by Anurag N Sharma (Id by Shrikant Ingalhalikar) (Inserted by J.M.Garg) (For more photos & complete details, click
on the links)


Flowering and fruiting: December-April

Evergreen forests
South West India and Sri Lanka

(Attributions- Dr. N Sasidharan (Dr. B P Pal Fellow), Kerala Forest Research Institute, Peechi



ANAPR35 What are these structures? : 15 posts by 4 authors. Attachments (4)
This was growing not unlike prop roots but from a very large and old liana in an evergreen forest. When I caught hold of one it crumbled in my hand. I checked, but it had no clear internal structure.
Date: March 2015
Place: Aralam WLS, Kerala
Habit from which this growing: Liana
Habitat: Evergreen forest

you mean the entire thickness of the rope like structure crumbled in your hand or just the funny flaky looking grey flat pieces ?
is this going from the earth upwards?
was this on several trees or only on this one?
If its just the flaky grey things climbing up the ropes…
ist choice….fungal colonies?

If you are going back , then ….very gingerly cut a piece with very sharp knives and put piece in 10% formalin and give it to some histology lab to do histology slides if possible, fungus will show up very nicely…

are you by any chance going back?

second thing I just thought of was … could it be ash?

like what if there was a short duration fire and the bark(?) on the aerial roots burned but did not fall down, and the fire itself was of self limiting nature.

Far fetched scenario but it could happen.

third some weird LICHEN that I dont know anything about.. usually they are flat and dont really crumble easily. There is one stick/root behind your or someone’s head in one of the pictures.. look they are flat colonies…

fourth… some sort of sap… non-resinous, dried out and so crumbled easily.


some insects like the termites or their cousins are living inside and this is their poop…along with wood dust they discarded…

well I cant  think anymore… reached my limit of weirdness..

lets hear from some plant pathologists

they would know for sure…

its perhaps something very simple… and obvious …

to the person who knows…

… included u in this because I am hoping you either know this or know a plant pathologist… please help
I am now very curious to know this …

The entire thing ma’am. The structure starting from the point where it emerged from the liana vertically downwards (in the first attached photo, there is a close up of this) crumbled immediately. They were definitely growing downwards from the liana.

and no ma’am. No chance of us going back there soon. May be once the monsoon sets, we might make a trip there. It is slightly expensive, getting into the evergreen patch of forest within the sanctuary.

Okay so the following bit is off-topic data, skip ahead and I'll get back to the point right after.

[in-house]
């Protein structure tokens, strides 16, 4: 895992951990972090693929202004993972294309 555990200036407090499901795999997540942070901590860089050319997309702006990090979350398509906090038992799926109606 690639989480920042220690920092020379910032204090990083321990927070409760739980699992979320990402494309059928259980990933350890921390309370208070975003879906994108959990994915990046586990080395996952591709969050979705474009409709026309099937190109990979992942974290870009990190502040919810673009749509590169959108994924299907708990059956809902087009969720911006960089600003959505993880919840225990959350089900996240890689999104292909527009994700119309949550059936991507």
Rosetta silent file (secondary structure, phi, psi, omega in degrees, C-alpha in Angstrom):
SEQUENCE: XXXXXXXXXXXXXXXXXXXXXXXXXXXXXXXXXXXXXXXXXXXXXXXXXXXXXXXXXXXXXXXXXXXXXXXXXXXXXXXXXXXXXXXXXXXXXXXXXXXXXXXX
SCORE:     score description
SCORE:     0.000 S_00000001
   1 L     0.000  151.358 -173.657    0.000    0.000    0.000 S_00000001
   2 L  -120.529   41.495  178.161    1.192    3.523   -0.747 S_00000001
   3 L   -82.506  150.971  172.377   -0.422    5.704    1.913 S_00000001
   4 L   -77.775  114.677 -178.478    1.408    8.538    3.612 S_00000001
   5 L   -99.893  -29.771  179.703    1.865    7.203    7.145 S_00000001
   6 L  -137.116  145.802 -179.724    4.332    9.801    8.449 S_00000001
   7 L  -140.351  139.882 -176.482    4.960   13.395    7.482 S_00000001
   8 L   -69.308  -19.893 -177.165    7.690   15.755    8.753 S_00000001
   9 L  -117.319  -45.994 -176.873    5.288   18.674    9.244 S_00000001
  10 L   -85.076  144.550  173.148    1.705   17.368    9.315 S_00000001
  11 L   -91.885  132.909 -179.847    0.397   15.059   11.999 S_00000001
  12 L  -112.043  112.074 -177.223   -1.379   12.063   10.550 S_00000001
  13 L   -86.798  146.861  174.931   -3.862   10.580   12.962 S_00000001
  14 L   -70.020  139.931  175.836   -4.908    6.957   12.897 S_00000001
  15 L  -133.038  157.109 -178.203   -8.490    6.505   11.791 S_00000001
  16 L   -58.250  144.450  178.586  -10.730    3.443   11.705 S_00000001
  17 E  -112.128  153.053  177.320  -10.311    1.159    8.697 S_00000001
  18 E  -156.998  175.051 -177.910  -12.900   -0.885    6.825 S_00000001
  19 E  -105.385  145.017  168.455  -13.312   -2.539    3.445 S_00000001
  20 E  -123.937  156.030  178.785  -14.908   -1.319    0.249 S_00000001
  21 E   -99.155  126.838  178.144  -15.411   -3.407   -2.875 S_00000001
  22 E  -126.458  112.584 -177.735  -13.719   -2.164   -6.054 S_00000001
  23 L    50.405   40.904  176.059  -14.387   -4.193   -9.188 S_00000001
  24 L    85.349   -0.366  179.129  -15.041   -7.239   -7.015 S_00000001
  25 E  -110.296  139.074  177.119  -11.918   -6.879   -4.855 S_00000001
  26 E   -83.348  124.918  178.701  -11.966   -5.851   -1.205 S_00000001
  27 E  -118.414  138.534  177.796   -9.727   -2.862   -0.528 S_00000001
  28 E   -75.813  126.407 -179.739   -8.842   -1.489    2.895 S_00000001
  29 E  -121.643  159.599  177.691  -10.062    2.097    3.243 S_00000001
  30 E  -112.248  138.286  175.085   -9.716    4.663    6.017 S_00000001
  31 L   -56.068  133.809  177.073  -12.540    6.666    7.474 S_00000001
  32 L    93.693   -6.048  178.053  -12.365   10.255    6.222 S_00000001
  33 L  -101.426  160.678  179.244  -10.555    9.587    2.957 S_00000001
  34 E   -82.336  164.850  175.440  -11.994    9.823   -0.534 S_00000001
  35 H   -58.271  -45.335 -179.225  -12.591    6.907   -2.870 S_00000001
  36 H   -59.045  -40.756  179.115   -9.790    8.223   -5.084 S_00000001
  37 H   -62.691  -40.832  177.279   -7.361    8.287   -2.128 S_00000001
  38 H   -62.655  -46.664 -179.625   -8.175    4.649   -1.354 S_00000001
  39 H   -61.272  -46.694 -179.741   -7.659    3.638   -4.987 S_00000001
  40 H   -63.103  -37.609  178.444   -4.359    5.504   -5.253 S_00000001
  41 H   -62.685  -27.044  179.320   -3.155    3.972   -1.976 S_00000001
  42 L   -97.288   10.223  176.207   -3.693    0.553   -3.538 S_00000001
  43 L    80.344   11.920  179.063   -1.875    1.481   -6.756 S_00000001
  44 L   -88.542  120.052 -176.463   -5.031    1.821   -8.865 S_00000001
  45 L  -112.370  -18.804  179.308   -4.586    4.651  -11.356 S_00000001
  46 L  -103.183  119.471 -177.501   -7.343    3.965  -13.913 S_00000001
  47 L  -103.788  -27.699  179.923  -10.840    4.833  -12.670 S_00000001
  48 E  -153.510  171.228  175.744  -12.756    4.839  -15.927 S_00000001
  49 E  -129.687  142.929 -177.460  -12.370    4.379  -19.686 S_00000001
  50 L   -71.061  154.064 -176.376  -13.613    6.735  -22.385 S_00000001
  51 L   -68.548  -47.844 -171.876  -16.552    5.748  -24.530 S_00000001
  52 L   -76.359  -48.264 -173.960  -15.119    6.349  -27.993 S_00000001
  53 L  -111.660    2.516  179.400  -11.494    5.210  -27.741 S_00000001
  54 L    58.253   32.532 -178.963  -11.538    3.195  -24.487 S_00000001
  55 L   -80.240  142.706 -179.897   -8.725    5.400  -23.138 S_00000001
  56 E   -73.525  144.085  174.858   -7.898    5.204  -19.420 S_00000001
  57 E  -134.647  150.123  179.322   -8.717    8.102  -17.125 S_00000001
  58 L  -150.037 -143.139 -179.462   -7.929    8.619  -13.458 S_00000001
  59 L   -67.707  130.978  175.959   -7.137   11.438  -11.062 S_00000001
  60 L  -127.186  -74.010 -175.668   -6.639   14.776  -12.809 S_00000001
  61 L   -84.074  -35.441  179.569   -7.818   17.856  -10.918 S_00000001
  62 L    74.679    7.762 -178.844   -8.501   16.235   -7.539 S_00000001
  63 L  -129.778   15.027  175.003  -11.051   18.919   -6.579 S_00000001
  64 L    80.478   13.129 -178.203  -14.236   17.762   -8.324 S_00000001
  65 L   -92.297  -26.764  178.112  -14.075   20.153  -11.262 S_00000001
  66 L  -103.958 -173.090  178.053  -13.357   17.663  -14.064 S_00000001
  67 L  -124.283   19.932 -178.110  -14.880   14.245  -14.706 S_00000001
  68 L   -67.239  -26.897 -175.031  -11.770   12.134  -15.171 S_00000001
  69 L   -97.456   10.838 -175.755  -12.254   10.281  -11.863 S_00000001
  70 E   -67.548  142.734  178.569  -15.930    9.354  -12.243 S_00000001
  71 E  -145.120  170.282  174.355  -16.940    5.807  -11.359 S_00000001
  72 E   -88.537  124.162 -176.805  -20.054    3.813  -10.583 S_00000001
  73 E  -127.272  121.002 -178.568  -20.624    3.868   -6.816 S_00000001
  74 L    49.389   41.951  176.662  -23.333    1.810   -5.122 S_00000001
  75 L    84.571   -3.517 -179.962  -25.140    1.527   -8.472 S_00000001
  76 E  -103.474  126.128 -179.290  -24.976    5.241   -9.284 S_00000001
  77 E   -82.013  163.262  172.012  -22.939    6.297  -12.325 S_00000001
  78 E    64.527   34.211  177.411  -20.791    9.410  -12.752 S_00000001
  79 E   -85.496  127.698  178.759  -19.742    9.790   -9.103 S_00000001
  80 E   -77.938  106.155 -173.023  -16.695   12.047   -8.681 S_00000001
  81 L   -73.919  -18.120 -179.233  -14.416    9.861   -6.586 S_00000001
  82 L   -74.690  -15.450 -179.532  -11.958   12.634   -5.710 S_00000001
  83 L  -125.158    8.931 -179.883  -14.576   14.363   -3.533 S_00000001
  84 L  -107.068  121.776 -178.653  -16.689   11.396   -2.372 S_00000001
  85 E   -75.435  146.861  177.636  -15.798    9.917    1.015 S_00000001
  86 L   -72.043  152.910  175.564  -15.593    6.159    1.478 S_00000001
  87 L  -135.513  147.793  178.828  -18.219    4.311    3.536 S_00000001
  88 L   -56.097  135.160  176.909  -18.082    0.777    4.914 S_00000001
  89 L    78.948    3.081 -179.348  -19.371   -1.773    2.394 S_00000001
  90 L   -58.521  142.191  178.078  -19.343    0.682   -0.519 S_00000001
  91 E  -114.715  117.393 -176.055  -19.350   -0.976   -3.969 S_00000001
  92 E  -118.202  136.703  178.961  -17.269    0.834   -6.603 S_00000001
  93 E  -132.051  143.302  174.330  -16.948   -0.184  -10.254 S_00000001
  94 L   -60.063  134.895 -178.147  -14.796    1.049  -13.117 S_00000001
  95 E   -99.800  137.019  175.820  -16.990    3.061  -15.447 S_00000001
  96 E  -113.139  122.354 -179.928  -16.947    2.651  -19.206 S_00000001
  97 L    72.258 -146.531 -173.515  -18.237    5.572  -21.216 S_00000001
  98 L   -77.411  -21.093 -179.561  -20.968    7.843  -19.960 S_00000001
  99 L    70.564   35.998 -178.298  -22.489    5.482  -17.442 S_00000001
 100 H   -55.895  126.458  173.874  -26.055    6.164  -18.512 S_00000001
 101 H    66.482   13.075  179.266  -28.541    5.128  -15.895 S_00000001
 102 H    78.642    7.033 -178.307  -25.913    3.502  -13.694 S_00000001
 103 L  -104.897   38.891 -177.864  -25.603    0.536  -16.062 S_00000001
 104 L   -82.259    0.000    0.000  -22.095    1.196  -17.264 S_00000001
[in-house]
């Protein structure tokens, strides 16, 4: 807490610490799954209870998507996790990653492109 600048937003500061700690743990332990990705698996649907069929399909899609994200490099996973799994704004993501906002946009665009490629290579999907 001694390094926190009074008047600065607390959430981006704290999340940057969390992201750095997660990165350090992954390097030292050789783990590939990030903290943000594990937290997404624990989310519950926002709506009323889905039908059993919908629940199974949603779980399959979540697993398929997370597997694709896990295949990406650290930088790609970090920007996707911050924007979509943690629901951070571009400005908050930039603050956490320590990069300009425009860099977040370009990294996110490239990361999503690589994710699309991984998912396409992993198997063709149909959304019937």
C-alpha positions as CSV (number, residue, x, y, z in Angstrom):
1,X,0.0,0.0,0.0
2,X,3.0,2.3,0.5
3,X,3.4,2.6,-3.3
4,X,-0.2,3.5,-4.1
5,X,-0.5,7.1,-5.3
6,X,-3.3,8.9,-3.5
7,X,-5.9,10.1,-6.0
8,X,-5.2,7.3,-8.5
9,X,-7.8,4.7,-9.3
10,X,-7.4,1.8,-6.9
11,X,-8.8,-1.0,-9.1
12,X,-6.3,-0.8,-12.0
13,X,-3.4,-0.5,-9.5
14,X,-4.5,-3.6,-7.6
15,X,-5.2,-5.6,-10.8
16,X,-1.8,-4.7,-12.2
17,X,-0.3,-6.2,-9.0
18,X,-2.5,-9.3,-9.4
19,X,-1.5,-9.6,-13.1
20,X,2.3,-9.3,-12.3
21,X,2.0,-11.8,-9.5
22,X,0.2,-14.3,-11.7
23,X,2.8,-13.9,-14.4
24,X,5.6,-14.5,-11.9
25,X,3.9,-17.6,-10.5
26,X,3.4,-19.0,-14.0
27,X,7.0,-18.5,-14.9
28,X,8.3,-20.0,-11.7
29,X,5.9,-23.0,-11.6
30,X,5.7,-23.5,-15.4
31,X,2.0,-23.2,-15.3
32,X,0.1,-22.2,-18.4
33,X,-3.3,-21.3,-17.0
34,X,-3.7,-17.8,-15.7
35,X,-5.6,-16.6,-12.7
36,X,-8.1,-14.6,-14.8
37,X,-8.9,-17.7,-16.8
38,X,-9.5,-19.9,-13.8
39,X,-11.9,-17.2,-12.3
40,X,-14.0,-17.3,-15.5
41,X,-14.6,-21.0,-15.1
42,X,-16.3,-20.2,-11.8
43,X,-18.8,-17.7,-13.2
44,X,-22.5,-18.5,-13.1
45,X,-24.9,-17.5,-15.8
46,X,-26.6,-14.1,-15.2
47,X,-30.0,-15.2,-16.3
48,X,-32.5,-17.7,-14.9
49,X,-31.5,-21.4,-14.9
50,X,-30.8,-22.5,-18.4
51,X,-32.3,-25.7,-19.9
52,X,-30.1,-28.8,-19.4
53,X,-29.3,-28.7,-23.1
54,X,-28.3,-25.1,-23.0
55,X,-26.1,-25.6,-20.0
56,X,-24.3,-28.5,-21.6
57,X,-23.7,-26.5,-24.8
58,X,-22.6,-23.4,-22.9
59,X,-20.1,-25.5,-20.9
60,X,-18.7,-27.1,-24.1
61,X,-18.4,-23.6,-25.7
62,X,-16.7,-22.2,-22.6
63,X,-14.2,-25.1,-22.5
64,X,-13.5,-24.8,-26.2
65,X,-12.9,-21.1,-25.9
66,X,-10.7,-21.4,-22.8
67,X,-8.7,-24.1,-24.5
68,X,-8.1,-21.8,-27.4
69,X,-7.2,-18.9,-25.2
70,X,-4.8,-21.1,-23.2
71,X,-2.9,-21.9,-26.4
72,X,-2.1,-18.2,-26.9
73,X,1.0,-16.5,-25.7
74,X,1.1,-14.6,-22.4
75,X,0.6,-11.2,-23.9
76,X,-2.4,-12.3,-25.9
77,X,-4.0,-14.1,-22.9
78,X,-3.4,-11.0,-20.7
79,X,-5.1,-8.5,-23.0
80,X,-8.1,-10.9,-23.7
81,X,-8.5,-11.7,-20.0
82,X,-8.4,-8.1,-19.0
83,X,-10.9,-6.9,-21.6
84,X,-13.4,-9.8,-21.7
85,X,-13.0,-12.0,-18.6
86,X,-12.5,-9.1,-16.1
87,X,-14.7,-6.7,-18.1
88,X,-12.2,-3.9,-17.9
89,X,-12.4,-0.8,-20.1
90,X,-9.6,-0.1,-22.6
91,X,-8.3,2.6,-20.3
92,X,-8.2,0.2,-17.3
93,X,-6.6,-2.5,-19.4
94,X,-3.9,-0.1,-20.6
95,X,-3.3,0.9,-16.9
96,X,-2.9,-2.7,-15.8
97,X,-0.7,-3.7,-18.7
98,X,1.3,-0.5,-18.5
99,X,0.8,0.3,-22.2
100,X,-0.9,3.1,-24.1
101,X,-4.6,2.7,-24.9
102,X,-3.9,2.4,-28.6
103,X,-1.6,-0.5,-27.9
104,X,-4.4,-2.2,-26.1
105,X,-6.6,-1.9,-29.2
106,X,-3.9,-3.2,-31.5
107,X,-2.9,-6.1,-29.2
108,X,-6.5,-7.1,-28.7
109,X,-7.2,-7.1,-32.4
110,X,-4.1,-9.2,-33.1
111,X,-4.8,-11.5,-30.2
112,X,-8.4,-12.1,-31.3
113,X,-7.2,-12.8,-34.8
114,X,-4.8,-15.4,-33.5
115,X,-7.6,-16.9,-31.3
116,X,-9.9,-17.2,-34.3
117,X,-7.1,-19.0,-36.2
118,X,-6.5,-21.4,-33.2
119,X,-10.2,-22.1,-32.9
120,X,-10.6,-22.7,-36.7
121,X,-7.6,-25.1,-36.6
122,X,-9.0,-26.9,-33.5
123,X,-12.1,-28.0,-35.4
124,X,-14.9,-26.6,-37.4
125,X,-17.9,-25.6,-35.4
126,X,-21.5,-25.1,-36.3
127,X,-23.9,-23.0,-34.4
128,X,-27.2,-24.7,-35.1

And as far as I could tell, the area was a pure, pristine forest. No sign of any fire.

Well … all we can do is wait for some one knowledgeable to look at the case

nothing to do but wait

the additional facts has me more intrigued

i cant stay still…  I run to my favourite.. he is so generous with  all he has on the internet…    found my favorite undergrad teacher Dr Wayne Armstrong’s write ups on lichens
there are these flat lichen that can be thin curly etc and can climb up and down rock faces and stuff…

take a look

and lichen is item number 14 on this page of his

I love your persistence and curiosity.
To me they look like roots, long since rotten and dried up. I am asking knowledgeable friends.

This is Bidaria cuspidata var stenoloba, Asclepiadaceae, a liana of evergreen forests in south India.

Hanging structures are old decomposed stems

SO the rotten aerial roots crumble like what anurag described?
and the flaky ash colored stuff? is that root bark? and what cause such rotting?

Yes! I’ve seen this too. Though for the species I’m not qualified to say.

Deep furrows on the bark help white ants to deposit camouflaged protective cover of ground material such as soil flakes or may be ash also. They can climb trees safely from getting picked up by the predators.

aaaah! i have seen the termites (white ants) do funny things even in a small garden plant stem core

this is a definite possiblity

thanks, …

Thank you very much … This is very very interesting.


A Revised Handbook to the Flora of Ceylon – Index to, Volumes 1-14 edited by M. D. Dassanayake, W. D. Clayton (2003) 
Biodiversity in India, Volume 2 By T. Pullaiah (2003) 

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